Those who still doubt the need, if not to impose a total blackout on terrorists’ names, then at least to curtail the soap opera quality of news coverage of terrorist acts might ponder the implications of a strain of Jewish philosophy that offers a pretty clear compass in these matters.
On the one hand, zakhor does indeed enjoin us to “remember what Amalek did.” But then there is lashon hara: Refrain from “evil speech.” Make sure you “wipe out” the name of the evil one and of his children from “under heaven.” With the result that on Purim, which commemorates the failure of the umpteenth attempt to exterminate the Jewish people by a descendant of Amalek, a cacophony of whistles, rattles, and stamping drowns out the name of the would-be exterminator.
The name is said but not heard; the killer is distinctly identified, but his name is muffled; he is fallen, deposed. And nothing is more foreign to this great Biblical and later Talmudic strain of thought than casual, complacent mentions of murderers’ names. To be sure, there is one exception to this rule, which pertains to the latter-day Amaleks known as the Nazis. Because only the Nazis devoted all of their energy to covering up, along with all traces their crime and the victims’ bodies, the names of the criminals.
By contrast, today’s Amaleks, the jihadist Amaleks, are doing exactly the opposite. They boast of their crimes, revel in them, glorify them. To ensure that no one can ignore them, they leave their ID cards at the scene of the crime. Which means that when we drink in that identity, when we become obsessed with this face and that name, when we echo the claims of responsibility that are an integral part of the jihadist project, we are not resisting but collaborating.
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One last word about Trump. Unlike Michael Moore, I am betting on his defeat. I believe he has committed two errors necessarily fatal for anyone aspiring to the presidency of the United States. The first was to dishonor American veterans by doing after the parents of a soldier who died in Iraq, by citing the commensurate “sacrifices” that he had supposedly made while creating jobs, and then, immediately afterwards, by smirking that he, too, had a Purple Heart—one given to him by a supporter as a gift.
Parallel to that was the second error—but come to think of it, could he prevent it?—the error of allowing to come to light the web of contacts, collusions, and compromises about which I wrote two weeks ago, a web that betrays his closeness to the leader of a power with which his country is locked in a new cold war. America has plenty of flaws. As Sartre said, the country is subject to fits of fury. It tolerates lapses of patriotism no better than it does slights to its heroes. And never will it elect a man who, when every television channel in the country was finding Putin’s hand behind the pirating of e-mail communications within the Democratic National Committee, is capable of exclaiming, “Hey, Russia, if you’re listening, I hope you’re able to find the thirty thousand e-mails that are missing.”
It is a perfect moment to reread Tocqueville, to ponder the passage in which he describes America as a country in which reflexive love of country becomes “a sort of religion,” and to conclude that in that America, the country of Democracy in America, the Donald is walking on thin ice.
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August is the time of year when, as the news slackens, the scribe looks back over the weeks just past and thinks about the events of which he failed to take note. Among them, this year, was the Pierre Guyotat show at the Galerie Azzedine Alaïa in Paris, which the misdeeds of Daesh, the purulence of Putin, and the travesty of Trump prevented me, week after week, from describing.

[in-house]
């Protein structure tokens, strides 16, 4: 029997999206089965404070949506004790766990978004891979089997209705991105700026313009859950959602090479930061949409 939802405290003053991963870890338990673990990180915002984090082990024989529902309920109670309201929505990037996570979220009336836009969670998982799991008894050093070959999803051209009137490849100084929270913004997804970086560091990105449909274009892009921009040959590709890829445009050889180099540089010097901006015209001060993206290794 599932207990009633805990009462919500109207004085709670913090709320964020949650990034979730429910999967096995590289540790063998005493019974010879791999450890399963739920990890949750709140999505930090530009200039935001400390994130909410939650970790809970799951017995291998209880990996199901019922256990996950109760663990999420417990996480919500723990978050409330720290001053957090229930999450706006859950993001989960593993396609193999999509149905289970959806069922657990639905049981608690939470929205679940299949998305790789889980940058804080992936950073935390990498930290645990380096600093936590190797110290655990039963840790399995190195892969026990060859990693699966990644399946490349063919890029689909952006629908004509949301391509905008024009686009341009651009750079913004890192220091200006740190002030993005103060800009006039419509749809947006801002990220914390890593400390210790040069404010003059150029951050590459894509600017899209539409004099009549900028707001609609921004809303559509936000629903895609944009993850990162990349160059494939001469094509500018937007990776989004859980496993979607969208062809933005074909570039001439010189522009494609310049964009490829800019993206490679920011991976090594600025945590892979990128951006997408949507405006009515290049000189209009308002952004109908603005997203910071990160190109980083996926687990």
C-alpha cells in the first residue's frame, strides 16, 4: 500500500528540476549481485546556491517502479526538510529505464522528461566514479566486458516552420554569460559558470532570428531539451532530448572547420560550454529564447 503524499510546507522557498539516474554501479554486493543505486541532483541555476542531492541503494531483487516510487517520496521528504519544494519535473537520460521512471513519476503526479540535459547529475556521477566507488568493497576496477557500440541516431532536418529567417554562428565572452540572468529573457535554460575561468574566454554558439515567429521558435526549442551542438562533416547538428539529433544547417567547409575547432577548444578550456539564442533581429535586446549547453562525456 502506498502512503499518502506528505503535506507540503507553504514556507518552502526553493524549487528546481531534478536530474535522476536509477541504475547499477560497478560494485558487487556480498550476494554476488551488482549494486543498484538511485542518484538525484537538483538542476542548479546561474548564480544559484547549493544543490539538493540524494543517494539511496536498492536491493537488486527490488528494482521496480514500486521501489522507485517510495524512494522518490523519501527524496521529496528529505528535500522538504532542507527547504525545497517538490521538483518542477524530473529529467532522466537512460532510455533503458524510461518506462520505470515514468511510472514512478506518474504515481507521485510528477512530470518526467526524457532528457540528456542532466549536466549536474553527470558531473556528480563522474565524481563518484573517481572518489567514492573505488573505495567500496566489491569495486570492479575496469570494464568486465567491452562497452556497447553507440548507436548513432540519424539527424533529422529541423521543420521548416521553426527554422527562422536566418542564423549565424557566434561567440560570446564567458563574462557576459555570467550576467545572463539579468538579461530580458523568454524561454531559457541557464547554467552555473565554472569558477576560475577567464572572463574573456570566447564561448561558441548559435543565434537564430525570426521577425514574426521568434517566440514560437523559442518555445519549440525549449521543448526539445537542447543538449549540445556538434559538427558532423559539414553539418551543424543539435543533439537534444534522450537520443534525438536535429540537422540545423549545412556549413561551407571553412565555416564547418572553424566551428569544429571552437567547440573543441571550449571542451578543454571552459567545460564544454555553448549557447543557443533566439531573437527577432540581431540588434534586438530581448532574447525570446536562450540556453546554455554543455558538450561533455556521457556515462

And yet what a treat that exhibit was for people like myself who came of age (and came to care about literature, which amounts to the same thing) at a time when the government was banning Tomb for 500,000 Soldiers, a novel that Michel Foucault deemed “one of the fundamental books of our time,” and when Roland Barthes, Michel Leiris, and Philippe Sollers joined forces to pen the preface to Eden Eden Eden. In the exhibit were manuscripts so heavily covered in deletions and insertions that they resembled a palimpsest. Others—red, green, black—were like blocks of living visual matter, compact yet luminous.
There were drawings, some dating from the period when the future author of Arrière-fond (Background) believed that he would become a painter like Gauguin. Not to mention the many contemporary artists who thronged Alaïa’s gallery in the Marais, either in person or represented by their work, to salute a man whom they consider one of their most estimable coequals in the world of letters: Bernard Dufour, who passed away in July, capturing Jacques Henric’s photo of the writer’s face; two portraits by Miquel Barcelo; a work by Daniel Buren echoing Guyotat’s unpublished “L’Histoire de Samora Machel”; a copy of Eden found in the street in Newcastle, sodden with rain and then dried out, which Michael Dean says set him on his path as an artist; and Elijah Burghe’s “Bachelor Machine (Guyotat Version).” Klaus Rinke came from Austria expressly for the show, as did Juliette Blightman from Berlin.
And from Los Angeles came Paul McCarthy, who had had a translation done of the last page of Guyotat’s last work, recorded a reading of it, listened to the recording two hundred times, and, while listening, did a hundred drawings on an iPad. All this—the encounters curated by my tireless young colleague Donatien Grau, the collisions of matter and spirit, the smoking ink, the still-warm forms, the shifting memories—deserved a column. And here it is, better late than never.
Translated from French by Steven B. Kennedy